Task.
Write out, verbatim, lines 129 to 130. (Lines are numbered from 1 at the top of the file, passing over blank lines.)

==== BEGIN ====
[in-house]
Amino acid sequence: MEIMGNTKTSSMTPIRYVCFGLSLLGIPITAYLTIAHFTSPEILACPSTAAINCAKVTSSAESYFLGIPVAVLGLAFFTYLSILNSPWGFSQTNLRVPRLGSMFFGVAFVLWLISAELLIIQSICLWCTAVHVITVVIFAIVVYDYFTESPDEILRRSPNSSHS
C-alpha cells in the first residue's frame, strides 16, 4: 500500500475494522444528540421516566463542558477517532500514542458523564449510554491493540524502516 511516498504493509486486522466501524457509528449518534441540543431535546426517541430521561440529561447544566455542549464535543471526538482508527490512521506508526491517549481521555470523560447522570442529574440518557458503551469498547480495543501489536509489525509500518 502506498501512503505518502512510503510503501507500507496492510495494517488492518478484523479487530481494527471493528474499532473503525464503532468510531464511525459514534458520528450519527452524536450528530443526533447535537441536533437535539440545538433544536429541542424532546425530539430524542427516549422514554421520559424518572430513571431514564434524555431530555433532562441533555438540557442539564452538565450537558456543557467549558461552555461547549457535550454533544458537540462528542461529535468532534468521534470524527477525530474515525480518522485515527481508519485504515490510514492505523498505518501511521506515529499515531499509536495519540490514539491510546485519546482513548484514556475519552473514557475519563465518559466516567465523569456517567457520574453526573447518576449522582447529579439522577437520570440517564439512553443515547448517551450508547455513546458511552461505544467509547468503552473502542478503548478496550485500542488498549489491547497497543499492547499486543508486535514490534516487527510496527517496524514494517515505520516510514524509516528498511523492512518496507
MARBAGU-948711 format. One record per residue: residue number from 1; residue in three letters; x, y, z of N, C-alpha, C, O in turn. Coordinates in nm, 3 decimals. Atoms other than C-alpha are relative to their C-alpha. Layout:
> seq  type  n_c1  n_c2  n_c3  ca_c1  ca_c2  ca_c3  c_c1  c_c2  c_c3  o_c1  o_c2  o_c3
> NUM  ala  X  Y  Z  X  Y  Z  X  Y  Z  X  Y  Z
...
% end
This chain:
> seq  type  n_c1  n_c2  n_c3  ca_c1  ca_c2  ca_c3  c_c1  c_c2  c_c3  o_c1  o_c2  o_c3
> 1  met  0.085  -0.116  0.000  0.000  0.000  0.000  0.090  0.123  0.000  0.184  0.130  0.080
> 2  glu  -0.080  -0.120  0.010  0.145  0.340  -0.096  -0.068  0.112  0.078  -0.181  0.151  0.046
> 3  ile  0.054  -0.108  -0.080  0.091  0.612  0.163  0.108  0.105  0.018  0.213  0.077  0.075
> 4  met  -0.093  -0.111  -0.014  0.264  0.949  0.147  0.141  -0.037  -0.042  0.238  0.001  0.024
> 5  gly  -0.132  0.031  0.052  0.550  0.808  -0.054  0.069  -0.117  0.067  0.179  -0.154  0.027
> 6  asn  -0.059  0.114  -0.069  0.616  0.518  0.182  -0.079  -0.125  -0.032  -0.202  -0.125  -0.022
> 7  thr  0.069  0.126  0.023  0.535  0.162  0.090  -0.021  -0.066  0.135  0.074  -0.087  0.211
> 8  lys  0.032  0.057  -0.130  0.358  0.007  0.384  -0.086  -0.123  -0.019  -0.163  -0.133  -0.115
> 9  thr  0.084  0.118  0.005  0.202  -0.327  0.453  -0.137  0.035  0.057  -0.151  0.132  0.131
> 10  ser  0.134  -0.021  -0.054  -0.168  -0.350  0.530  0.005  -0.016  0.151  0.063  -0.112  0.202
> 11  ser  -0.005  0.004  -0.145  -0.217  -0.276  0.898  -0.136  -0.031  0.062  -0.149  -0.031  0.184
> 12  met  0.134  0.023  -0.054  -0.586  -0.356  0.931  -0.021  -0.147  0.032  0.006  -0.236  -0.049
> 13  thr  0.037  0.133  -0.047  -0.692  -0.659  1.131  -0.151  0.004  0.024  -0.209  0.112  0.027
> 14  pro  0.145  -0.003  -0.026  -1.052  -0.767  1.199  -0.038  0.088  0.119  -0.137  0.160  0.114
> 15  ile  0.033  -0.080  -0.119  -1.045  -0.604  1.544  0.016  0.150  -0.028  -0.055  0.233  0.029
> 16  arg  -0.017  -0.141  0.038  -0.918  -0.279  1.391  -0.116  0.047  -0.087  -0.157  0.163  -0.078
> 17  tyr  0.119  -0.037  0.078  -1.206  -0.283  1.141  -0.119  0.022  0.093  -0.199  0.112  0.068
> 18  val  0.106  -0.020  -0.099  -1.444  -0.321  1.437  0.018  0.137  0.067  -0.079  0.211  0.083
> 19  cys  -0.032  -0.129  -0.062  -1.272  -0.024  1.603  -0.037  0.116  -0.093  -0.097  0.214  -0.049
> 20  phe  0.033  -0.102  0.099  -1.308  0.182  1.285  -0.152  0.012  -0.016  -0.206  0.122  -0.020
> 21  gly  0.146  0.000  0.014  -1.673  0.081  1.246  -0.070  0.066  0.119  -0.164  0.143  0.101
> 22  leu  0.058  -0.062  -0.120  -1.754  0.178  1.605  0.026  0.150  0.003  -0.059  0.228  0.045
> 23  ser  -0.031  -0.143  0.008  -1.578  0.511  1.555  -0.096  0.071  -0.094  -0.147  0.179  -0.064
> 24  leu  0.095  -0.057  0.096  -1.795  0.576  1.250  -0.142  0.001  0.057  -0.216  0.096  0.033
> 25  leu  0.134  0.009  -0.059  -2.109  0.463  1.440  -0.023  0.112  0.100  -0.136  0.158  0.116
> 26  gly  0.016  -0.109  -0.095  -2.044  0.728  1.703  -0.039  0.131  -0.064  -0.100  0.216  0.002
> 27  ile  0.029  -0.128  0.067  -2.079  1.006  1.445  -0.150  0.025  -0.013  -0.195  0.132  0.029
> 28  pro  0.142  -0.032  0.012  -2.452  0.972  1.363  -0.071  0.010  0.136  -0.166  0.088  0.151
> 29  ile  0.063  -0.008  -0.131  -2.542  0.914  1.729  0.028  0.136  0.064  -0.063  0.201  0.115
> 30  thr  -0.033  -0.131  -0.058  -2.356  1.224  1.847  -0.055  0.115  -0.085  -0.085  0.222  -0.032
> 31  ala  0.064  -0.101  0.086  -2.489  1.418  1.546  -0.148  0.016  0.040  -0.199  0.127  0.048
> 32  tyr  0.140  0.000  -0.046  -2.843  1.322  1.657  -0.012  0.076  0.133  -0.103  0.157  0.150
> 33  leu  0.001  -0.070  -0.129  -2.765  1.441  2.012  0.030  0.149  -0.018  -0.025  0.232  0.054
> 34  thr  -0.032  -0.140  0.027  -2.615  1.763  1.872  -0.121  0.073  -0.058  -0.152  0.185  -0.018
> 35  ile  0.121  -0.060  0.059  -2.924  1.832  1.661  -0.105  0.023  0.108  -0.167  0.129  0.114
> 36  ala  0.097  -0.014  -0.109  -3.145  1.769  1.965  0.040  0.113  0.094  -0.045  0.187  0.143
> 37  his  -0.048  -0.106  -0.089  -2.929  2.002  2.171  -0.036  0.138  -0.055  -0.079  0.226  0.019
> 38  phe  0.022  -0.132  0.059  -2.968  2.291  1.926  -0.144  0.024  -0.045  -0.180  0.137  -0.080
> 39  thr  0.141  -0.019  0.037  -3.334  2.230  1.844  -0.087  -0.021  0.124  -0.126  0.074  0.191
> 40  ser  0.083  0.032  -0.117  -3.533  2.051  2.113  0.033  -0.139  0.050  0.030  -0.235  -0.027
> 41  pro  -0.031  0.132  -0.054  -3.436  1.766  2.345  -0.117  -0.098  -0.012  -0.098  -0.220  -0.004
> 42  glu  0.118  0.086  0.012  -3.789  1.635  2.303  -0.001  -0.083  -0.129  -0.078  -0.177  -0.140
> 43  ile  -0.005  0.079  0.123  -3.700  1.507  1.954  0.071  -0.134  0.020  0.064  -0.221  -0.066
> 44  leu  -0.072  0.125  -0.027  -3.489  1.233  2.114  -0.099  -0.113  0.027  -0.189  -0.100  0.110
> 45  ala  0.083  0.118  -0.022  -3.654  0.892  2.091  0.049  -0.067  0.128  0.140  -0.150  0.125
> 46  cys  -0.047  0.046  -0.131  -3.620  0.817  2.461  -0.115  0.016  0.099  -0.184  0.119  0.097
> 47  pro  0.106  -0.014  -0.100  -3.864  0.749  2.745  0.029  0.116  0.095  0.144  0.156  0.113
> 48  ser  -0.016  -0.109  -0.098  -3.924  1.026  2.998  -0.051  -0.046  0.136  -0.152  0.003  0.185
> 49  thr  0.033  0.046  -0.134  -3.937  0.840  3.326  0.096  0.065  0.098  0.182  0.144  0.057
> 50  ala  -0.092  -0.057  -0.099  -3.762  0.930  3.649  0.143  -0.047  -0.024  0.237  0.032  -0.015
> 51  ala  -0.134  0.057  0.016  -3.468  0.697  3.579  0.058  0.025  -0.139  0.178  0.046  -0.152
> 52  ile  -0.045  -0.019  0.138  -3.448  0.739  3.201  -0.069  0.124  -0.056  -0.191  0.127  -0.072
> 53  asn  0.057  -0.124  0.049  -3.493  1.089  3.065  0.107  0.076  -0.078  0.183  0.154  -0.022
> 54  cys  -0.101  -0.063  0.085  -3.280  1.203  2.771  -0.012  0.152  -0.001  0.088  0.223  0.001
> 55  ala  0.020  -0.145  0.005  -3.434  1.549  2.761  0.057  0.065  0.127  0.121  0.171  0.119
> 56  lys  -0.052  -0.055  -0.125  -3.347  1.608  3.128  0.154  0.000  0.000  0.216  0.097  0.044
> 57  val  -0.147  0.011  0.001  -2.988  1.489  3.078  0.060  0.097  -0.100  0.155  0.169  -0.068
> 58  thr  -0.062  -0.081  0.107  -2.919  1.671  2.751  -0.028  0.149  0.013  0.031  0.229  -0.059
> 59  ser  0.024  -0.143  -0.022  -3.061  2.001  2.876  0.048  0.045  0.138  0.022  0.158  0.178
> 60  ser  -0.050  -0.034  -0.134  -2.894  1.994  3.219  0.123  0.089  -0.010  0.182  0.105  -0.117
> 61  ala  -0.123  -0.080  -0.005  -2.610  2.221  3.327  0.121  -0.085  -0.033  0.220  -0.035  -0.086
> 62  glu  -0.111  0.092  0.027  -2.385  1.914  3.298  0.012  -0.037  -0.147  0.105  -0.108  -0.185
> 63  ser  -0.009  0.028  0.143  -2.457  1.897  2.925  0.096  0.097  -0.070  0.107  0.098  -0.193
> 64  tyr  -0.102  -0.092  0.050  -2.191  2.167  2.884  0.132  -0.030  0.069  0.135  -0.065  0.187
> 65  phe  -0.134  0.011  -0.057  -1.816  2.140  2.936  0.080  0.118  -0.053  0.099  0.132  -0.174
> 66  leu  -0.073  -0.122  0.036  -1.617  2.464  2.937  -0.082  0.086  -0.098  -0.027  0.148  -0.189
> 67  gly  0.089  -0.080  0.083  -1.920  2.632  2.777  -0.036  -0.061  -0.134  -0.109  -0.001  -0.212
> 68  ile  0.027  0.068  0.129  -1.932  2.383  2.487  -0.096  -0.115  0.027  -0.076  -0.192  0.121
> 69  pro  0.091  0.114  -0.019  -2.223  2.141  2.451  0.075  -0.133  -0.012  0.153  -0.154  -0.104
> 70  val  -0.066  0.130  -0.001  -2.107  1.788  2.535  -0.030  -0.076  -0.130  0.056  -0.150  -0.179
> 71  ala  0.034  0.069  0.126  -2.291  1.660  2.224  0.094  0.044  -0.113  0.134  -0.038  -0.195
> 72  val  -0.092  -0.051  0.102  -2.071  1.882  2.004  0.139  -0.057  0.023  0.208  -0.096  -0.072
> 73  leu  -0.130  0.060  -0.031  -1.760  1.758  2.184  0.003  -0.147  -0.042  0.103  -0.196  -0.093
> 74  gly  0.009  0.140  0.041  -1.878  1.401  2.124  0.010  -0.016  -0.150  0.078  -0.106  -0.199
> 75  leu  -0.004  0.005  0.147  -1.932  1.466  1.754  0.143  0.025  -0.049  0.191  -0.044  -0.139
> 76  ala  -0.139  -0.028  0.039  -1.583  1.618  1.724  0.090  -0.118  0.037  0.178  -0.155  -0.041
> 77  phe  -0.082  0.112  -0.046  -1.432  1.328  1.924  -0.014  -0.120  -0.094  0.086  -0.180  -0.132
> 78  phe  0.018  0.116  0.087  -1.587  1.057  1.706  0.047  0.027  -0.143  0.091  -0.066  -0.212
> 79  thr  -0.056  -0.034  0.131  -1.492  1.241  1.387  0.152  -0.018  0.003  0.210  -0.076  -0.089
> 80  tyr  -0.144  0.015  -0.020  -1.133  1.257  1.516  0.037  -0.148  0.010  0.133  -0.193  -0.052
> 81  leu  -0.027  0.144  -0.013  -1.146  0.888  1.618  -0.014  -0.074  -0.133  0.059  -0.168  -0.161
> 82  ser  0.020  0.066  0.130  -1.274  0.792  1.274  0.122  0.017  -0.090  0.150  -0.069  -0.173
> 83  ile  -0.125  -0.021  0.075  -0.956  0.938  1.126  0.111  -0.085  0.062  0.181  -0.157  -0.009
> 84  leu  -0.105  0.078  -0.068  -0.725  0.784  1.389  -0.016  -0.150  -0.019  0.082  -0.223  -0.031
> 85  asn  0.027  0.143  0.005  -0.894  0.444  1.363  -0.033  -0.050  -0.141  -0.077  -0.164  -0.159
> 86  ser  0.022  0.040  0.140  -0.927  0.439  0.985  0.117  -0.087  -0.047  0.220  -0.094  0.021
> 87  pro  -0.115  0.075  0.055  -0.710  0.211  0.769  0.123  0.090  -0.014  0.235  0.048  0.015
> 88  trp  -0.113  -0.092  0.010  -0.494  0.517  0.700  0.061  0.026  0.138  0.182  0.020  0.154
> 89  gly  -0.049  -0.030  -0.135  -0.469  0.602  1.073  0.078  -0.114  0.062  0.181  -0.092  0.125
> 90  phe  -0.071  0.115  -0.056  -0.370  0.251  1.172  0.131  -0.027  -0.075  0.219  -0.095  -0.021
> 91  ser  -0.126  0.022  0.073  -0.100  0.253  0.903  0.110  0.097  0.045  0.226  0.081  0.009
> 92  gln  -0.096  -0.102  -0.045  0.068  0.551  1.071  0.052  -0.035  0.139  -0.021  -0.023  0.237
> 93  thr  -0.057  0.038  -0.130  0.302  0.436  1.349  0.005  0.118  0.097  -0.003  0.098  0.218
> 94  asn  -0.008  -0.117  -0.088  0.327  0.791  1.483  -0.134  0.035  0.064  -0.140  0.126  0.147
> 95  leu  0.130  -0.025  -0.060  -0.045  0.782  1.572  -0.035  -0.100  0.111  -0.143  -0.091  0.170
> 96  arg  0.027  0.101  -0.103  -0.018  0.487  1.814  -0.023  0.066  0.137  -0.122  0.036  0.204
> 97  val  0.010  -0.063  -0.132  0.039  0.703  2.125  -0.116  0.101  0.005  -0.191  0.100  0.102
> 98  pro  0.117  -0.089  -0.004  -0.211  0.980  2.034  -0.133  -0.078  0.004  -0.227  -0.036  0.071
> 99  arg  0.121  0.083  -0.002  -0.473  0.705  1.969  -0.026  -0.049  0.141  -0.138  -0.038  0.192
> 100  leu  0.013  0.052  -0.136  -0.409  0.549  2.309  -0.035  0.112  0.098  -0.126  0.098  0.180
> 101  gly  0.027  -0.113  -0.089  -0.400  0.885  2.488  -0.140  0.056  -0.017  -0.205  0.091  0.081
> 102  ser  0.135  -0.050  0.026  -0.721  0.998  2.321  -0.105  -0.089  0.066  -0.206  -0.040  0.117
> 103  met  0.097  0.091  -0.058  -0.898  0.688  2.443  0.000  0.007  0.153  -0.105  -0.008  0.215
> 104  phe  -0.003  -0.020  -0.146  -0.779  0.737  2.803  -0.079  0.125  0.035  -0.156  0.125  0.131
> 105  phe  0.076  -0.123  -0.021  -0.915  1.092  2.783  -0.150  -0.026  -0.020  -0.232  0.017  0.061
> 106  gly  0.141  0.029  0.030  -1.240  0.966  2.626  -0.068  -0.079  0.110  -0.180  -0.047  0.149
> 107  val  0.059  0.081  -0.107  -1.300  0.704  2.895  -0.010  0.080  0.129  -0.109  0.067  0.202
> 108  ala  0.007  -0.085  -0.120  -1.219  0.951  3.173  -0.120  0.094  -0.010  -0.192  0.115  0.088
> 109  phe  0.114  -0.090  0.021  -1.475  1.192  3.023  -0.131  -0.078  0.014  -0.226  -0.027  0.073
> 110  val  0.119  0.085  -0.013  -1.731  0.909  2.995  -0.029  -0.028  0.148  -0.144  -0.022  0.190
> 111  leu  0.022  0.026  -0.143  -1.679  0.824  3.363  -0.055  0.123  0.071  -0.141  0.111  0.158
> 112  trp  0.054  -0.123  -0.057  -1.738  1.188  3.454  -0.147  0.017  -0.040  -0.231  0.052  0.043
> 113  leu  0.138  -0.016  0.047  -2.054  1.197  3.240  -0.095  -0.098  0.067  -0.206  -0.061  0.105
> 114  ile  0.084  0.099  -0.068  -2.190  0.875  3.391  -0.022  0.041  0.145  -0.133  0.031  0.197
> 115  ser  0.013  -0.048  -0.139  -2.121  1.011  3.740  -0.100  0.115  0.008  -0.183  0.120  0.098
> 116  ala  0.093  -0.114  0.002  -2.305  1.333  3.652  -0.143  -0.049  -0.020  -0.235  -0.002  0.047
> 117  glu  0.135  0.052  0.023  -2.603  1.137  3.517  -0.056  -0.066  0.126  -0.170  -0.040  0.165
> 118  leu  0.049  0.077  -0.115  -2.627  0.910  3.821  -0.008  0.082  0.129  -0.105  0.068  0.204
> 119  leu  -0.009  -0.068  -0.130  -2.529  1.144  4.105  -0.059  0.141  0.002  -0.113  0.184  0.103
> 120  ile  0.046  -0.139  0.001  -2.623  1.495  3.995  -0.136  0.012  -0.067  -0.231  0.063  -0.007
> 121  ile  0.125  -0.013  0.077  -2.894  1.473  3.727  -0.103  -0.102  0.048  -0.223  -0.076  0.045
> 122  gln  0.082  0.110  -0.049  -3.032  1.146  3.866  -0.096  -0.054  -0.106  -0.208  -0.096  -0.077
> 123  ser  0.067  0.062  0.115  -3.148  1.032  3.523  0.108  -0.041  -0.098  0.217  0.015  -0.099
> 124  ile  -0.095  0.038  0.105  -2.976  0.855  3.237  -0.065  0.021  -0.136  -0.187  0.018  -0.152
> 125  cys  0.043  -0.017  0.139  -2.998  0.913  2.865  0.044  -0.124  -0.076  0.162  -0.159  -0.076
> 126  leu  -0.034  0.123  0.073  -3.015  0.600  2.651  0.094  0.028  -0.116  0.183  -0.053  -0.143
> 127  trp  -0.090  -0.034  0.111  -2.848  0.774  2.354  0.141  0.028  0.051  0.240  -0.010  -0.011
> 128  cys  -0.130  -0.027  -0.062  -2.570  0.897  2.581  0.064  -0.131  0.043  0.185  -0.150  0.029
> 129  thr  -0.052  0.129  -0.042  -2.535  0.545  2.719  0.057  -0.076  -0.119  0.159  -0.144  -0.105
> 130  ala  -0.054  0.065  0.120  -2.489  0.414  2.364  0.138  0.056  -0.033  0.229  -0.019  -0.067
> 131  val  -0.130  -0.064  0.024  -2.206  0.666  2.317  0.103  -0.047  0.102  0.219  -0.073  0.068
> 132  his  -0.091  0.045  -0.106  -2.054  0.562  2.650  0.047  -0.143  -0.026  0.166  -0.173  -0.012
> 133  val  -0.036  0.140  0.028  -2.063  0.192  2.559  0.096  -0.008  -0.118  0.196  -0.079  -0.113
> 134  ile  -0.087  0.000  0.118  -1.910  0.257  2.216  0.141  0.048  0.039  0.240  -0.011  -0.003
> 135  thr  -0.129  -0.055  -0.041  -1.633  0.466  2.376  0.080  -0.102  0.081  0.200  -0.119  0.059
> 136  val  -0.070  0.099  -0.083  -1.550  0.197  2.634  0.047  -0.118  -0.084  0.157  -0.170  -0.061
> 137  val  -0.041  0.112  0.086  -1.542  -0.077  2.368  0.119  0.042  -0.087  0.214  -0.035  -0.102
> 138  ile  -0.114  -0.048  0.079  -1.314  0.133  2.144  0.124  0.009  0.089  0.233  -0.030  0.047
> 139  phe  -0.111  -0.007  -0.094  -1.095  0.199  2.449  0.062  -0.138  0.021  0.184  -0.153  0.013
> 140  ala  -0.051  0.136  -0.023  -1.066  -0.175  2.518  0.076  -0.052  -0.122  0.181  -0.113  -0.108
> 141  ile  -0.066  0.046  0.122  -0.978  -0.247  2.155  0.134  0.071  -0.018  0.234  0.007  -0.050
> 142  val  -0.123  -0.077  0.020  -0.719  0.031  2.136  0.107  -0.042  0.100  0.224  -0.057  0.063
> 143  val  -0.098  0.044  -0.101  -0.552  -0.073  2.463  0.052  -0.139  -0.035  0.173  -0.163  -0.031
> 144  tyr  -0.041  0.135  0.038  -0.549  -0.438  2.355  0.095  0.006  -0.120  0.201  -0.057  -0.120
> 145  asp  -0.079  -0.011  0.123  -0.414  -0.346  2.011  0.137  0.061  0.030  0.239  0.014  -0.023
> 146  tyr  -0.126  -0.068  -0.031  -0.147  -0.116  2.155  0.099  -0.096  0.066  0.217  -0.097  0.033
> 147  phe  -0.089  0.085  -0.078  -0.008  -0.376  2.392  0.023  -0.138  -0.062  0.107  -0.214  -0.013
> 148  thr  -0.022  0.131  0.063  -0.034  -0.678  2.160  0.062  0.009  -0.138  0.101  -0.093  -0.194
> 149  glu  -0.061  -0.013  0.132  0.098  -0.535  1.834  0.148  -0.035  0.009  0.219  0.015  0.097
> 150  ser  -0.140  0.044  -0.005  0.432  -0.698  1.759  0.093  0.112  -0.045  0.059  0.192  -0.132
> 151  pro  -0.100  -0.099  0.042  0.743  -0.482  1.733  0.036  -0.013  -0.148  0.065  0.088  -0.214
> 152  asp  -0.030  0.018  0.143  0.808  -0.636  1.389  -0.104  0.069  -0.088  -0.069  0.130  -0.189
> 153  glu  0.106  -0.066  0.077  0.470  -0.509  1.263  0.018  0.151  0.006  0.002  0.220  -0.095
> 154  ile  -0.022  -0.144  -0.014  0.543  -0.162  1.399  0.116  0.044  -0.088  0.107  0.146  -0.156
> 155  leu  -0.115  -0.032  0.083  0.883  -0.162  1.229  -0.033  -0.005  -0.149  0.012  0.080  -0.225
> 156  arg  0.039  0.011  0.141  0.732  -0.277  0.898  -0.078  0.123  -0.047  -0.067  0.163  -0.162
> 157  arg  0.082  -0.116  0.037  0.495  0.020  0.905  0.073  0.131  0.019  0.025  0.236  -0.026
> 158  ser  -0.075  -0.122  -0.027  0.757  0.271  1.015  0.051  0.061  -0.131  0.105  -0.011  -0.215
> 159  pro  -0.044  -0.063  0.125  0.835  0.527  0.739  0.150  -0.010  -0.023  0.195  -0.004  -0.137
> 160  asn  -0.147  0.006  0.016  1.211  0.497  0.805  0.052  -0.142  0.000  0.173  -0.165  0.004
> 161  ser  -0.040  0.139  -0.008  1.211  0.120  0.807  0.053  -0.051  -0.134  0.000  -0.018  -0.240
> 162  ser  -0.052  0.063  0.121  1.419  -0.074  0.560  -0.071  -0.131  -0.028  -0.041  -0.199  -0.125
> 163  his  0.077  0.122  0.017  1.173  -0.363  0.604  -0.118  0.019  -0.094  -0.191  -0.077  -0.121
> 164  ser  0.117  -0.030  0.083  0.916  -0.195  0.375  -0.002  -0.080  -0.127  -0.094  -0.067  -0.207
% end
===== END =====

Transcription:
> 119  leu  -0.009  -0.068  -0.130  -2.529  1.144  4.105  -0.059  0.141  0.002  -0.113  0.184  0.103
> 120  ile  0.046  -0.139  0.001  -2.623  1.495  3.995  -0.136  0.012  -0.067  -0.231  0.063  -0.007